That leader would come around at the beginning of 2011. CM Punk took on Wade Barrett in a Steel Cage match, defeating the former Nexus leader and in doing so, formed the New Nexus. Some of the original members, including Barrett, moved over to SmackDown where they would form a group of equals known as The Corre. Unfortuantely whenever even came close to recreating the magic that the original group had. Both groups came to a head in the Royal Rumble, but other than that clash, not a huge deal came out of it.
Eventually, both groups would completely disband with most of the members getting lost in the shuffle and others released entirely. A glorious opportunity to shake things up within the entire company was spurned thanks to questionable booking, poor creative and a desperate need to keep one mans ego inflated.
So... where are they now?
Since the disbanding of The Nexus, literally just two of the original crew remaining in WWE. Some of them enjoyed moderate success while still a part of Nexus, whereas most would have to wait until the group had gone their separate ways before tasting Championship glory. It wouldn't be unfair to say that the vast majority of the group failed to capitalise on the hype and potential of the Nexus...
- Daniel Bryan. Need I say any more? A sure fire first ballot Hall Of Famer, Bryan has almost done it all within WWE. Grand Slam Champion, MITB winner, multi time world champion... Bryan is truly one of the all time greats and by far the most successful member of Nexus.
- Husky Harris aka Bray Wyatt. The second most successful of the group behind Bryan. WWE Champion, Universal Champion, a two time tag team champion and creator of potentially the hottest pro wrestling character of all time - The Fiend.
- Wade Barrett was the first of the group to break out and make it big. The winner of Season 1 of NXT went on to win King Of The Ring and was a five time Intercontinental Champion. Barrett is now doing the rounds on the independent circuits.
- Heath Slater was one of the most recent departures from the original Nexus, leaving the company during the recent mass exodus. He was a four time tag team champion and most recently held the 24/7 Championship.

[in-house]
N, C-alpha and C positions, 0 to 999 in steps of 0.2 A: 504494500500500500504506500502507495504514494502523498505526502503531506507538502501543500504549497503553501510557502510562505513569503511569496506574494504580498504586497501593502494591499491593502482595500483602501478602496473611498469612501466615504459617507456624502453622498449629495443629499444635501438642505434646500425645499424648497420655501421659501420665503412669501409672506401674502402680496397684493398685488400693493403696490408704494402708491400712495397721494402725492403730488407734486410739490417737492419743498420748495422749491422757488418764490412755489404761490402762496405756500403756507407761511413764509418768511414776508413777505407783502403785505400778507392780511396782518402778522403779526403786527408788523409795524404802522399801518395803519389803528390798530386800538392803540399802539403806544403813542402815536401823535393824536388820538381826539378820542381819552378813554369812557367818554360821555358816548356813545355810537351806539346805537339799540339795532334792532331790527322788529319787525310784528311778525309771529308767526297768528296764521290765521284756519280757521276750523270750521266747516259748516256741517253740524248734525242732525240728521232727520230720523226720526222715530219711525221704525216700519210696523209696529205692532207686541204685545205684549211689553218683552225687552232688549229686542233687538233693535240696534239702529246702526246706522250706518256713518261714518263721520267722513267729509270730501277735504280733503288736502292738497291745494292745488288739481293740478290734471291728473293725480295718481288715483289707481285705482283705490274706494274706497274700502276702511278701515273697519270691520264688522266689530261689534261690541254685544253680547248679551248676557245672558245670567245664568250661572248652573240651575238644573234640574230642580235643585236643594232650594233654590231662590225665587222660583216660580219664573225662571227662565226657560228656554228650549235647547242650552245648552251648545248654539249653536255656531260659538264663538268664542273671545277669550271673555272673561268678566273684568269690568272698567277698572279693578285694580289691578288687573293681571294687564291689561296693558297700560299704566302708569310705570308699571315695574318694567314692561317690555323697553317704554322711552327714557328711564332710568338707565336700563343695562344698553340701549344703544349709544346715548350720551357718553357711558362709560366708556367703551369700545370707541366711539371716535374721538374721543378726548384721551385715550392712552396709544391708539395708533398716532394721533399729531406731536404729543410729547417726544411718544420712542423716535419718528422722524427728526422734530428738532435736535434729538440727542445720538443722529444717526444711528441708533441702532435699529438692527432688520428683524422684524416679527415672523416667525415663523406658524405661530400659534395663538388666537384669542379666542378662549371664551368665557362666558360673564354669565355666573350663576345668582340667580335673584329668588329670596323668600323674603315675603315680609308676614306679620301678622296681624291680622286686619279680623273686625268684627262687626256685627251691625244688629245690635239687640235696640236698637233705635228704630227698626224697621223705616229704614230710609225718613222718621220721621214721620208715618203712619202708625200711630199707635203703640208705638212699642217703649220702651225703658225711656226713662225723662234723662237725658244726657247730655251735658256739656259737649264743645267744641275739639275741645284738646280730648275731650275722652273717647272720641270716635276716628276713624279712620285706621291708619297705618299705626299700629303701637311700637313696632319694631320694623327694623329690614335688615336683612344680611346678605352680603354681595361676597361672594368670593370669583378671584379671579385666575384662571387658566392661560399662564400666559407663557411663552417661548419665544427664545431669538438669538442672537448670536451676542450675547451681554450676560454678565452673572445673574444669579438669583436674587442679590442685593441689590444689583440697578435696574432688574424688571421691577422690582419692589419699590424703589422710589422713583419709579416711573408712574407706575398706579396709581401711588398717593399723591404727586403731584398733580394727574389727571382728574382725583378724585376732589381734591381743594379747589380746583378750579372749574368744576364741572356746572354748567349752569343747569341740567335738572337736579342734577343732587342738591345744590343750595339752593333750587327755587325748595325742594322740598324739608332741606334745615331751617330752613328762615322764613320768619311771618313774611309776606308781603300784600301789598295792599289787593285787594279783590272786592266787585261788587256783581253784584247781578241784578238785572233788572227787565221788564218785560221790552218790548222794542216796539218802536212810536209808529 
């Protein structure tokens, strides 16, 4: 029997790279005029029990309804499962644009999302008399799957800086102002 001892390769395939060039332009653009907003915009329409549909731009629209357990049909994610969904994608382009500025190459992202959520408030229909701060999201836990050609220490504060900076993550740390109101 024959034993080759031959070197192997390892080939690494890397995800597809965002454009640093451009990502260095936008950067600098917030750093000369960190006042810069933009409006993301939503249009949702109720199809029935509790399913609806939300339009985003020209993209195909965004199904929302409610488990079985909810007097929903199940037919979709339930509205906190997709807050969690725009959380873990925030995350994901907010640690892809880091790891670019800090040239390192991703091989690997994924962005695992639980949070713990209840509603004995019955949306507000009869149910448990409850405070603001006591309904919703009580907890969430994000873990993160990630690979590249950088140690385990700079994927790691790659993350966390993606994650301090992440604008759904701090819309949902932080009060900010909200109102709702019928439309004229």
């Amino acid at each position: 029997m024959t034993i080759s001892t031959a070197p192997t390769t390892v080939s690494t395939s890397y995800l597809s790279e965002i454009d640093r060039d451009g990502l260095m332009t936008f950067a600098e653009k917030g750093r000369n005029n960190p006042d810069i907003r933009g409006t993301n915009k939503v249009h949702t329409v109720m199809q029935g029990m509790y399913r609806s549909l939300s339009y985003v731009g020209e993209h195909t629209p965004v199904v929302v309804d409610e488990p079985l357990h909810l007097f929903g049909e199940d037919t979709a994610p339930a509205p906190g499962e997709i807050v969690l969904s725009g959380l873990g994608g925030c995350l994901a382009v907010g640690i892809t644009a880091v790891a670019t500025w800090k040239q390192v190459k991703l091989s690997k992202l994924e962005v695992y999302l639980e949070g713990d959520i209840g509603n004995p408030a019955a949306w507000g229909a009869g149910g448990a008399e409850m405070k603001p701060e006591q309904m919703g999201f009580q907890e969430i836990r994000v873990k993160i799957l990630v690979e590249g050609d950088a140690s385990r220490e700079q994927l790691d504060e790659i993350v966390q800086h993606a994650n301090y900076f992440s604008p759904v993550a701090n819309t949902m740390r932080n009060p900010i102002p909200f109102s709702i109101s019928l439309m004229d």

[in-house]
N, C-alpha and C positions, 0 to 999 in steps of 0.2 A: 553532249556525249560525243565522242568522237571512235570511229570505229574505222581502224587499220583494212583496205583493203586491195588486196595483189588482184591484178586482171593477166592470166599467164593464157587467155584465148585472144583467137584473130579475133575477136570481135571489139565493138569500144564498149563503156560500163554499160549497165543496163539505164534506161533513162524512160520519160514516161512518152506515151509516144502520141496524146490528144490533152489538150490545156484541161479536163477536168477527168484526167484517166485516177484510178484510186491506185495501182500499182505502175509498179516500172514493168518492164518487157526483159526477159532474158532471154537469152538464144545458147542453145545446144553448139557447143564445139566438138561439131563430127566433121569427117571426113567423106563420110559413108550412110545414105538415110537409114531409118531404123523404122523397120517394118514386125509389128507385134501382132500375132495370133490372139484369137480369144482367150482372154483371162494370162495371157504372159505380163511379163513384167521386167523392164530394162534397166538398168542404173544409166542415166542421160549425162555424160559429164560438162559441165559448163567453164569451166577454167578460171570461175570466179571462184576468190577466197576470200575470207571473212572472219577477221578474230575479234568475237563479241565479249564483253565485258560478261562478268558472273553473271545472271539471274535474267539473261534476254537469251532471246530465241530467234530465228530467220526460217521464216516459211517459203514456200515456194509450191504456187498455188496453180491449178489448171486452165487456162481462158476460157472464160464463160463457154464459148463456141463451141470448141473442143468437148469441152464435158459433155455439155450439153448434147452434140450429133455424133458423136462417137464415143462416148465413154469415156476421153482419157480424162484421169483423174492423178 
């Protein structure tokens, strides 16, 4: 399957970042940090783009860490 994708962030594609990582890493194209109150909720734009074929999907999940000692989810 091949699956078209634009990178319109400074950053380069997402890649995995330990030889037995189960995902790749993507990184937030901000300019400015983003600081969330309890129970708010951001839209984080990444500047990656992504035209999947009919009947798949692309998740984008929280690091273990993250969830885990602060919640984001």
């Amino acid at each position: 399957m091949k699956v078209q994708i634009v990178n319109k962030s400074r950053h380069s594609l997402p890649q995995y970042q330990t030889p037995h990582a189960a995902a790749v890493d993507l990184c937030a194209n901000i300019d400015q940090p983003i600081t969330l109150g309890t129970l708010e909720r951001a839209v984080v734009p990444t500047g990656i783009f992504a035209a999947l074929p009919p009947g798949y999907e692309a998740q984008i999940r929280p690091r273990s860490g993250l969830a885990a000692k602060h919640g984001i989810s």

- Justin Gabriel was arguably the most talented of the whole group. He would go on to hold the tag team titles 3 times, each time with his Nexus buddy Slater. Gabriel now plies his trade in ROH.
- Michael McGillicuty aka Curtis Axel found moderate tag team success as a two time champion and also won the Intercontinental Championship once before his release in April this year.
- Skip Sheffield aka Ryback was one of the few to get a second chance. A one time Intercontinental Champion and prominently featured ever since the group ended. Not currently wrestling, Ryback is still a big name amongst the IWC largely because of his podcast series.
- Darren Young was a one time tag team champion as part of the Prime Time Players with Titus O'Neill. Like Barrett, Young is now working the independents under his real name
- David Otunga was a two time tag team champion and still works the occasional PPV pre show panel.
- Michael Tarver achieved literally nothing after the group disbanded. He was most recently seen in CWE, founded by The great Khali.
- Mason Ryan... nope, me neither.
What WWE Learned From This
Do WWE ever learn anything? Like really?
As discussed above, the landscape of WWE could have been very different over the past decade if they didn’t completely mess up the handling of the Nexus. Multiple new stars could have been made, that much is for certain. Bryan, Wyatt and Barrett may have gone on to achieve great success, but unsung heroes like Gabriel should have been massive stars moving forward.
WWE did clearly learn something from the missed opportunity of The Nexus, made evident just two years later with the debut of The Shield. A group that for sure had more about them in terms of star power, look and charisma - but also their handling and booking created three huge main event stars in the process. The Nexus could very well be attributed as the entire reason that The Shield was created in the first place. No one will ever be able to confirm or deny that, but there are certainly some clear comparisons and similarities to be found between the two.
10 years down the line, all that we as fans can do is to ponder just how differently this could have all played out. The group had everything to gain and prove, with every tool required to succeed, and it was all ripped away when they were just getting started.
The Nexus was by far one of WWE’s biggest missed opportunities in an ever increasing list...